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Elaine Phillips’ May 7th Flood Story: One is the Loneliest Number

In 1969, the rock group Three Dog Night released a hit recording called “One is the Loneliest Number.” As I listened to Elaine Phillips tell me her story about the May 7th flood, I couldn’t get the song out of my head. Elaine, still fighting off the effects of chemo, found herself alone at home with floodwaters rising around her for the fifth time since 1997. With her husband in New York on business, and her grown children in Austin and Houston’s Midtown area, this CPA is now trying to fight cancer, contractors, and “government logic” – by herself. As this Kings Forest resident reaches for the Xanax, she’s still reaching out to help other “flood virgins,” as she calls them. Below are portions of my interview with a woman “at the end of her tether.”

Rehak: You bought this home in…

Phillips: July of 1997.

Rehak: And you’ve flooded how many times since?

Flooded Five Times in 22 years

Phillips: This is my fifth, I think. And it had flooded two times before we moved in.

Rehak: I took a picture of you earlier pointing to the water level from Harvey on your house. It looked like at least six feet.

Elaine Phillips showing how high the water reached in her home during Harvey.

Phillips: Yeah.

Rehak: You were reaching well above your head. Did it get that high previously? 

Phillips: Just enough to require three feet of your wall to be ripped down.

Water height on May 7
Erosion from/through the Phillips’ yard has likely caused sediment to alter the gradient in her drainage ditch.

Rehak: Earlier today, you and I walked around your property. You showed me a berm that your landscaper built to help divert water from your house to the drainage ditch. Erosion from that water was starting to crack your driveway and expose a drain pipe from your pool. So you’ve lost soil back there. And the water isn’t draining fully to the corner where it should. The city inspector who came out and talked to you about it said it was…?

Phillips: “Performing as designed. No action needed.”

Water sometimes flows backward from the drain toward the Phillips house.

Rehak: Your response to that was?

Phillips: It was designed to flood my home? Then success! (She throws up her hands and laughs.)

Rehak: Do you think that eroded sediment may have altered the gradient in the ditch and be backing water up? 

Phillips: Absolutely. Sometimes it flows backward in the ditch…away from the drain. I’ve lived here since ‘97 and we’ve never had the ditches worked on. Logic tells you that the sediment that gets left behind on all of these heavy rains is going to change the landscape and create more problems. 

Just Finished Harvey Repairs and Then…

Rehak: What happened on May 7th?

Phillips: The first thing we always notice is the backyard filling up. 

Rehak: And then?

Phillips: Within a heartbeat, it’s over the pool. And once it’s over the pool, it’s up to the back door.

On May 7, water started seeping through the back of the house from the pool area.

Rehak: And?

Phillips: Then I noticed it coming in. I ran to the front door and then it starts coming in there, too. But it starts at the back first. Then I watch the pool and once the pool has overflowed I know it’s a matter of minutes.

Rehak: You said on May 7th that the first water came from the back.

Phillips: The laundry room right there is where I noticed it first. I always start by putting a bunch of towels in front. Isn’t that adorable? Thinking that it’s just a little bit. And so I had towels in all the doors. I even sandbagged for Harvey. That was adorable, too.

Rehak: On May 7th, how long after the start of the rain did it take for the water to get in your house?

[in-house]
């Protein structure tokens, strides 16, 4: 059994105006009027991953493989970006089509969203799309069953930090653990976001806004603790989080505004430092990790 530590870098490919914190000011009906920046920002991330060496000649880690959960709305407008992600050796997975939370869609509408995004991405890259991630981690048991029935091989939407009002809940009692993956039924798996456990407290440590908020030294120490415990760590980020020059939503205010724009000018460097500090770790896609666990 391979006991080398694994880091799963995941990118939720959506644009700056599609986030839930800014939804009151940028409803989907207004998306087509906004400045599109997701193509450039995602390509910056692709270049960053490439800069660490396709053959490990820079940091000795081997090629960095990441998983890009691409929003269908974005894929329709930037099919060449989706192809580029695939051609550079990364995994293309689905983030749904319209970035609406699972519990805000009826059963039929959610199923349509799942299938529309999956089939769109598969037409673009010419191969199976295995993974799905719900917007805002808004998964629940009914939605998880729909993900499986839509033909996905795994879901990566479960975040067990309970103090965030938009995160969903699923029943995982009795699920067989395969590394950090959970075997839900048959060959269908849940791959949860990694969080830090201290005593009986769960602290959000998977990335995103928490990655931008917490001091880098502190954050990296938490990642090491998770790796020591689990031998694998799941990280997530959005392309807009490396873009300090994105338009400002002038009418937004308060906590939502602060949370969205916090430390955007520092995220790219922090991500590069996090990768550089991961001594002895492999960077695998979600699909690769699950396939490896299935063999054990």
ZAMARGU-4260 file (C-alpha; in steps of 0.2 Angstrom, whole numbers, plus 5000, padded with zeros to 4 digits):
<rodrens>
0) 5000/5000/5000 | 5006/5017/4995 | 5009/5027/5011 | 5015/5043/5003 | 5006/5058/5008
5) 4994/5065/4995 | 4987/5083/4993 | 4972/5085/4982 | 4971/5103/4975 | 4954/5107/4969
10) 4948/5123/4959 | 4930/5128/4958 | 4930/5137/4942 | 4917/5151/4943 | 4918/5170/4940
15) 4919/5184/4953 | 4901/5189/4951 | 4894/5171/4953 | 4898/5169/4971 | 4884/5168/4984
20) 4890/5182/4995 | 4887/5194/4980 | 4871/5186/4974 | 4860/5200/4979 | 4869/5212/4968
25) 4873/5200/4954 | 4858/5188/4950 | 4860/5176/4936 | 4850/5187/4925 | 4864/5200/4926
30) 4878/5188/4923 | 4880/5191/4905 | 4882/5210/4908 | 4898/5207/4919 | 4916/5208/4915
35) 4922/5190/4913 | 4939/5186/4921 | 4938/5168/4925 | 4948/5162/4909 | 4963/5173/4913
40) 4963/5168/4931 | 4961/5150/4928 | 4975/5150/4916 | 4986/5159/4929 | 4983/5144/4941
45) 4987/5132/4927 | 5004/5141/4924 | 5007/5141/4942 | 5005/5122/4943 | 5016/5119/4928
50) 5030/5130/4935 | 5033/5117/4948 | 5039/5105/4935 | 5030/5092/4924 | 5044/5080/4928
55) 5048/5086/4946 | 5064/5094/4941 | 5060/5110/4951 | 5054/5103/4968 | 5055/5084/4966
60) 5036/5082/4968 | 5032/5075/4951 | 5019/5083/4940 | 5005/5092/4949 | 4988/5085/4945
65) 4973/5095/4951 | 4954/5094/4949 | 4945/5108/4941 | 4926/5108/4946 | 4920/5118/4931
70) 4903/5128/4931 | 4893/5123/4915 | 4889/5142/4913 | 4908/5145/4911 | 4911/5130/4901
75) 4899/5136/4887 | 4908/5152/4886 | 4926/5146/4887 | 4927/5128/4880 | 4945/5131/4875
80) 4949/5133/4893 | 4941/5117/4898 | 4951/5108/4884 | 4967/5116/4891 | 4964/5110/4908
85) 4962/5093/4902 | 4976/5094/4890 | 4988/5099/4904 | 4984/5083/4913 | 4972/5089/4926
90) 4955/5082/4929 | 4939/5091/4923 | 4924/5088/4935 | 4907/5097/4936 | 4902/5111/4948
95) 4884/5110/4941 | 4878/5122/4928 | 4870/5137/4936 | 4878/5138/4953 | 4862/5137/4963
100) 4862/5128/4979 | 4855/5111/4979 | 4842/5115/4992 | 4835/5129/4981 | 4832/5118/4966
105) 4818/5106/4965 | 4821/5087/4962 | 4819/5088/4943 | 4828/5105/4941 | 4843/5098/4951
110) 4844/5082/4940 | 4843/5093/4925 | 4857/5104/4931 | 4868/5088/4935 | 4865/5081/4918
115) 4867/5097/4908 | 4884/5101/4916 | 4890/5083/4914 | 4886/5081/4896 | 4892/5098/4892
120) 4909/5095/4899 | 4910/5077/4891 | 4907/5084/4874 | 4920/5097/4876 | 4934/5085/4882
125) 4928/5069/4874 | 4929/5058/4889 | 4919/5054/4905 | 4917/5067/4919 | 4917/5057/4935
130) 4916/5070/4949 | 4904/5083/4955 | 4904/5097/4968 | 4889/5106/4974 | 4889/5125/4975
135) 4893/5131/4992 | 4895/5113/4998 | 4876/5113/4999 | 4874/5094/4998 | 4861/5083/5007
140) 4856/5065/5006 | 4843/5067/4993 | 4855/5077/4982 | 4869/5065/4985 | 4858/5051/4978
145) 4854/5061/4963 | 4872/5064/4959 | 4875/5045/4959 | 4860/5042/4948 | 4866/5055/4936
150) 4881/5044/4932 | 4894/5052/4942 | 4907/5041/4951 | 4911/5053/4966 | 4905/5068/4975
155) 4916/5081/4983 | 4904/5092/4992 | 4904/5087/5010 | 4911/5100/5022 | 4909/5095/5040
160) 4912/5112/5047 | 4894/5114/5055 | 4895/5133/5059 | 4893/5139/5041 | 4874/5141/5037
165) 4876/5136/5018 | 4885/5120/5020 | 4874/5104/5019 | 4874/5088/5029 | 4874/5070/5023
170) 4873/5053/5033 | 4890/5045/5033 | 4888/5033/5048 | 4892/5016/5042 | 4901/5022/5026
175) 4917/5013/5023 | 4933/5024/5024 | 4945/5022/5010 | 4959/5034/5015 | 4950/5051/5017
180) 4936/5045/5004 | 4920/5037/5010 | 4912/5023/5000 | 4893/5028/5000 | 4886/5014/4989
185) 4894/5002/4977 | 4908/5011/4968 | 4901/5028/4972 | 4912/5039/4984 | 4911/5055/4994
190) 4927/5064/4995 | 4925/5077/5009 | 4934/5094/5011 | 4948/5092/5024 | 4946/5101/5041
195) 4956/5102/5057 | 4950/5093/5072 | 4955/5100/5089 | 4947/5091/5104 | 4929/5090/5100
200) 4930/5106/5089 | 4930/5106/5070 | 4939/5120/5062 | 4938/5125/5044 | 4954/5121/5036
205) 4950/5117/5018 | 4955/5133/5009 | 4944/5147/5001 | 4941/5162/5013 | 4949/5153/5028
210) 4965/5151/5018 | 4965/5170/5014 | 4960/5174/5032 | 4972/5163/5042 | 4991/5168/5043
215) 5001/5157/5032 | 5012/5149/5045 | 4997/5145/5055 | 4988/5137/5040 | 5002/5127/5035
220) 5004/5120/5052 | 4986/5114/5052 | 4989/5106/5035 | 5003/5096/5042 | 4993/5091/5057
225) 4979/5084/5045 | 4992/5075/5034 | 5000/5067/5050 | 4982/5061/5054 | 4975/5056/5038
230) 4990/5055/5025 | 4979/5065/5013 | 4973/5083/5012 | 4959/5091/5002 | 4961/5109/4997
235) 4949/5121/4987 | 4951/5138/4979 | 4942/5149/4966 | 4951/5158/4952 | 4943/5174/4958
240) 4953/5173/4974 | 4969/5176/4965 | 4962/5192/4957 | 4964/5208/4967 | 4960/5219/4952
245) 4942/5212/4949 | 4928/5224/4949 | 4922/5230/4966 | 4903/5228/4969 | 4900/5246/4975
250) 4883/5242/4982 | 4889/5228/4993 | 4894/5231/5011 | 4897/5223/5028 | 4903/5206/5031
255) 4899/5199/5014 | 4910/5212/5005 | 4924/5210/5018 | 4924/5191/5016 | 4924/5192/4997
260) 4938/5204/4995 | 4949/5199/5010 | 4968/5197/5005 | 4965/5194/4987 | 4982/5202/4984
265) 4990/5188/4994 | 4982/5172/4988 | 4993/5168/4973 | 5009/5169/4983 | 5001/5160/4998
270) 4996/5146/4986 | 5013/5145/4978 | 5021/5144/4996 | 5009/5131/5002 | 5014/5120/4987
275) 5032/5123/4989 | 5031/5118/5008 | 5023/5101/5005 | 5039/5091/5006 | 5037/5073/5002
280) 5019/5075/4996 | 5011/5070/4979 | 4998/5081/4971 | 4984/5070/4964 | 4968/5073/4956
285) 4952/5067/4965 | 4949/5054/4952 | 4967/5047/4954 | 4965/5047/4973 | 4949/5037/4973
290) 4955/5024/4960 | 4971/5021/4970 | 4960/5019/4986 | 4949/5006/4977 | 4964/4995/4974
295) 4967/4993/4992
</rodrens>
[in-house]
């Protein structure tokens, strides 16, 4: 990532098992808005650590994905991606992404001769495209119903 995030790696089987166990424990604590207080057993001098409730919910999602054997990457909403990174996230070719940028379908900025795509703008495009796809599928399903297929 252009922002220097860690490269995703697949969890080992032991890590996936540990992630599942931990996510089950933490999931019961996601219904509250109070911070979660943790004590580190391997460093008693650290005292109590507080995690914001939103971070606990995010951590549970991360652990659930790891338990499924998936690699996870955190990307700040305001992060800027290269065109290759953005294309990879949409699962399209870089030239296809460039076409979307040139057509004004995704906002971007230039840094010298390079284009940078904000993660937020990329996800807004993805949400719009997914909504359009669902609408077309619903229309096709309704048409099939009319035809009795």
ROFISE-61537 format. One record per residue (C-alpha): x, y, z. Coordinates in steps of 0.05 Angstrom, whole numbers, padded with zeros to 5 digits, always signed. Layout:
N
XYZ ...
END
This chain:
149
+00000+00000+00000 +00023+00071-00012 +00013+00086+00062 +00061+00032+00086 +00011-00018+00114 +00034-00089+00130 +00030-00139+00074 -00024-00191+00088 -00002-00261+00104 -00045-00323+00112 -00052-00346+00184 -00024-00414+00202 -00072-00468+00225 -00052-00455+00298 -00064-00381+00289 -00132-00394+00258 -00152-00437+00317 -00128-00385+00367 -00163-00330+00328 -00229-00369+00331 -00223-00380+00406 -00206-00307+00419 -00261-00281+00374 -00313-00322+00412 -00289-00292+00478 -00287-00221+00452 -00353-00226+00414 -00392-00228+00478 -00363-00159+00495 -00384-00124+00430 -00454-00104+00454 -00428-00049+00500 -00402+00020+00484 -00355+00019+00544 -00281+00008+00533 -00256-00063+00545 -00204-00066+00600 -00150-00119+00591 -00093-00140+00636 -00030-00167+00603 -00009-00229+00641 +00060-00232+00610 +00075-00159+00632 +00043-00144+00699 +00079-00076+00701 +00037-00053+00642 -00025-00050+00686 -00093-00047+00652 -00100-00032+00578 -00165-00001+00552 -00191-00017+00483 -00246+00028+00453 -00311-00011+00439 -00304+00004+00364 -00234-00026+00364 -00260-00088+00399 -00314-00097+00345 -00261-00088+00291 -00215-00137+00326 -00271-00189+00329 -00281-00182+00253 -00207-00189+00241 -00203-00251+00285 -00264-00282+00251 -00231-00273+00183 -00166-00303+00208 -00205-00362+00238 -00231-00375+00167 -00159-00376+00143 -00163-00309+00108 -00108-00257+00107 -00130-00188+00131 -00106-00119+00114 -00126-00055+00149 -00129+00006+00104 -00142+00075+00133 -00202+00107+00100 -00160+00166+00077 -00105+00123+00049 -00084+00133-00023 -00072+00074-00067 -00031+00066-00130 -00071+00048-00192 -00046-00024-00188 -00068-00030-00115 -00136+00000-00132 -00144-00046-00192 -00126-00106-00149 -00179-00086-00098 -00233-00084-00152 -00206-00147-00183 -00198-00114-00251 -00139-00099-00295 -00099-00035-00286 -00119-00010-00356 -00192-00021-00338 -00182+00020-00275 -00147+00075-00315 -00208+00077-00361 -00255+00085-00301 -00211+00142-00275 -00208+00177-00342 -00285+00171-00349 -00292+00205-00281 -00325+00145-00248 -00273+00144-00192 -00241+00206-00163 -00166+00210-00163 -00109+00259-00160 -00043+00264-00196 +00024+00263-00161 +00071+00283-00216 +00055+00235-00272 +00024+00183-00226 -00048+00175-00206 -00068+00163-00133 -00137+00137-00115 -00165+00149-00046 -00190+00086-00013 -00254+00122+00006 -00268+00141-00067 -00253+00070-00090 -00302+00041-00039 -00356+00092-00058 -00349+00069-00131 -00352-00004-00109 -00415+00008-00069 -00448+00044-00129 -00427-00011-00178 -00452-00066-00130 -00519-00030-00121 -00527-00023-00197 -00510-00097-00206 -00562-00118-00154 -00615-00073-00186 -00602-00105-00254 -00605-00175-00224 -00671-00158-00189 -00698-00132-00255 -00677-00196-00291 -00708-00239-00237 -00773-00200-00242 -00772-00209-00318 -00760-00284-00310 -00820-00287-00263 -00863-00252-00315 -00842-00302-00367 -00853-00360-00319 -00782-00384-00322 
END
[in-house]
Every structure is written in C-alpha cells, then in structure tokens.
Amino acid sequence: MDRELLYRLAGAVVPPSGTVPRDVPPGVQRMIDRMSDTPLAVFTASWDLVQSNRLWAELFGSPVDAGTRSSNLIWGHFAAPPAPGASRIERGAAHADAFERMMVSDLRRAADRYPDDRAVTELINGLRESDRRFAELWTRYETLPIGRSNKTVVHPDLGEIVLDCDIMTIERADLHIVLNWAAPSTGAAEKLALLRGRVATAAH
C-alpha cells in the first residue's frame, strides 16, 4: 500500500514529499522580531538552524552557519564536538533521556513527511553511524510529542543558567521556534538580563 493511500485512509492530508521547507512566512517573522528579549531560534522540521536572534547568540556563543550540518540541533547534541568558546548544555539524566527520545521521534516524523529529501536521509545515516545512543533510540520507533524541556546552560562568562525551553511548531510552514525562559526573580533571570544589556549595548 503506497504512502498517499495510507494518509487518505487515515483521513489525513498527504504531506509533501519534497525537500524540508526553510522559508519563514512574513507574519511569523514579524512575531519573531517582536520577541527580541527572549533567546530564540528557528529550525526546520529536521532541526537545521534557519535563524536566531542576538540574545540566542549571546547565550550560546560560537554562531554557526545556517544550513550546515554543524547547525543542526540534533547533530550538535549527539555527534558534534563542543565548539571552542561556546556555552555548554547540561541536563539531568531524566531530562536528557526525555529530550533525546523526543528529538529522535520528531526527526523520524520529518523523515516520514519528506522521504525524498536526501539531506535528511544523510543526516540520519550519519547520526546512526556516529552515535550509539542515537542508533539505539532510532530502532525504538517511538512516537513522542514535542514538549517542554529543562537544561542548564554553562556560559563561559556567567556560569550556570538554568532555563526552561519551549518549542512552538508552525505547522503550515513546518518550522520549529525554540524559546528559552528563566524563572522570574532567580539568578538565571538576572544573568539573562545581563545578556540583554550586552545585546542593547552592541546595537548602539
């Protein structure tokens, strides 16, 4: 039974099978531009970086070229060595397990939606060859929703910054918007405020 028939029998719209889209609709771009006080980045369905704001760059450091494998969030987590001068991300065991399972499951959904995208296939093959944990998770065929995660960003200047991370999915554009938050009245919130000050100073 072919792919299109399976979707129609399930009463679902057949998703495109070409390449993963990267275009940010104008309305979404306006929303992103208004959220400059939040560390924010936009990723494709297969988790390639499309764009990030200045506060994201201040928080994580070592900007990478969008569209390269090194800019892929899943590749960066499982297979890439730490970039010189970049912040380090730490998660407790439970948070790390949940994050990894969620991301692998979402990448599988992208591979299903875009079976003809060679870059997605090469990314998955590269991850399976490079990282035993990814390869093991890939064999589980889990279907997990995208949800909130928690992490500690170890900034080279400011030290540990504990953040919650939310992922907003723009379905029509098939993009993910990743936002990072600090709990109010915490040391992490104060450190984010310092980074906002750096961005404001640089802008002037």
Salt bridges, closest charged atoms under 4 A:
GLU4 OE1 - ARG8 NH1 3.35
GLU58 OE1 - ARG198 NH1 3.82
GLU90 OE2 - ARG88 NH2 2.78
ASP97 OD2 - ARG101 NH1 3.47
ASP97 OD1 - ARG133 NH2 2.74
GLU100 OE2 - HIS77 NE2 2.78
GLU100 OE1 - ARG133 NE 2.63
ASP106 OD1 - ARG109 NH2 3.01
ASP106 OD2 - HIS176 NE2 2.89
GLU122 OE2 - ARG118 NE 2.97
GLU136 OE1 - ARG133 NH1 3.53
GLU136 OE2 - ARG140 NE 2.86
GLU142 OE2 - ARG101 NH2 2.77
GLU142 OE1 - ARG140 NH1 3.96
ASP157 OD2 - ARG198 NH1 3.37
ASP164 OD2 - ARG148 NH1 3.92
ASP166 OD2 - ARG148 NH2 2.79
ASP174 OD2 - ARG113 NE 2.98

Phillips: It started around 10:30 a.m. and was in by 12:44 p.m. That’s when I shot this photo. There were never any breaks in it for the drains to catch up. 

Video showing intensity of rain on May 7, 2019.

Home Alone

Rehak: Your husband was working in New York?

Phillips: In the Empire State Building. I texted him that we were flooding and asked whether he was going to come home? He said, “Only if you need me.”

Rehak: He wins the sensitivity award.

Phillips: I’m glad you see the humor in that. I did what I could. I had already started taking some stuff upstairs. Then the next morning I just got in my car with my dogs and drove to Austin, where I stayed for five days. 

Refurbishing the kitchen that had just been refurbished from Harvey.

Begging for a Buyout

Rehak: Would you accept a buyout? 

Phillips: We’ve begged for one. FEMA has paid us around a million dollars over these five floods. It just makes common sense. As a CPA, I ask, “When do you cut your losses?” You buy this home and quit paying these people two to three hundred thousand every time they flood. But unfortunately FEMA’s not really here. We need to appeal to Harris County. I did speak to the county guy and he said they don’t buy out homes that aren’t adjacent to Flood Control property. So they continue to pay out. Hundreds of thousands each time it floods.

Rehak: You paid how much for your house?

Phillips: $180,000 back in 1997. 

Feeling a bit overwhelmed. Luckily, the home has an upstairs.

Repetitive Losses Add Up to 4-5X Value of House

Rehak: So they’ve already paid out the value of the house about five times! 

Phillips: I don’t know what one hundred and eighty thousand dollars in 1997 would equal in 2019. But yes, they’ve paid four to five times – at least. Thankfully, we’ve always had flood insurance from the day we bought it. I don’t think it was in a flood zone back then, but I think it’s deemed a 100-year flood zone now. We barely got done with the repairs from Harvey when May 7th hit. Our appliances were less than a year old!

The Phillips’ garage has become a carpentry shop.

One Problem on Top of Another

Rehak: You’re in chemo. Life’s been ganging up on you lately.

Phillips: I was diagnosed with cancer last November. It was a reoccurrence. I had cancer in 2009. I was in chemo from December to April and then two weeks after my last chemo, we flooded. And now I get to do this (gesturing to the construction work all around us). And I will say if there’s anything positive that came from it is that it has forced me to get up and start moving. I couldn’t just lay around convalescing.

Rehak: Your kids are grown and gone. Your son is in…

Phillips: Austin.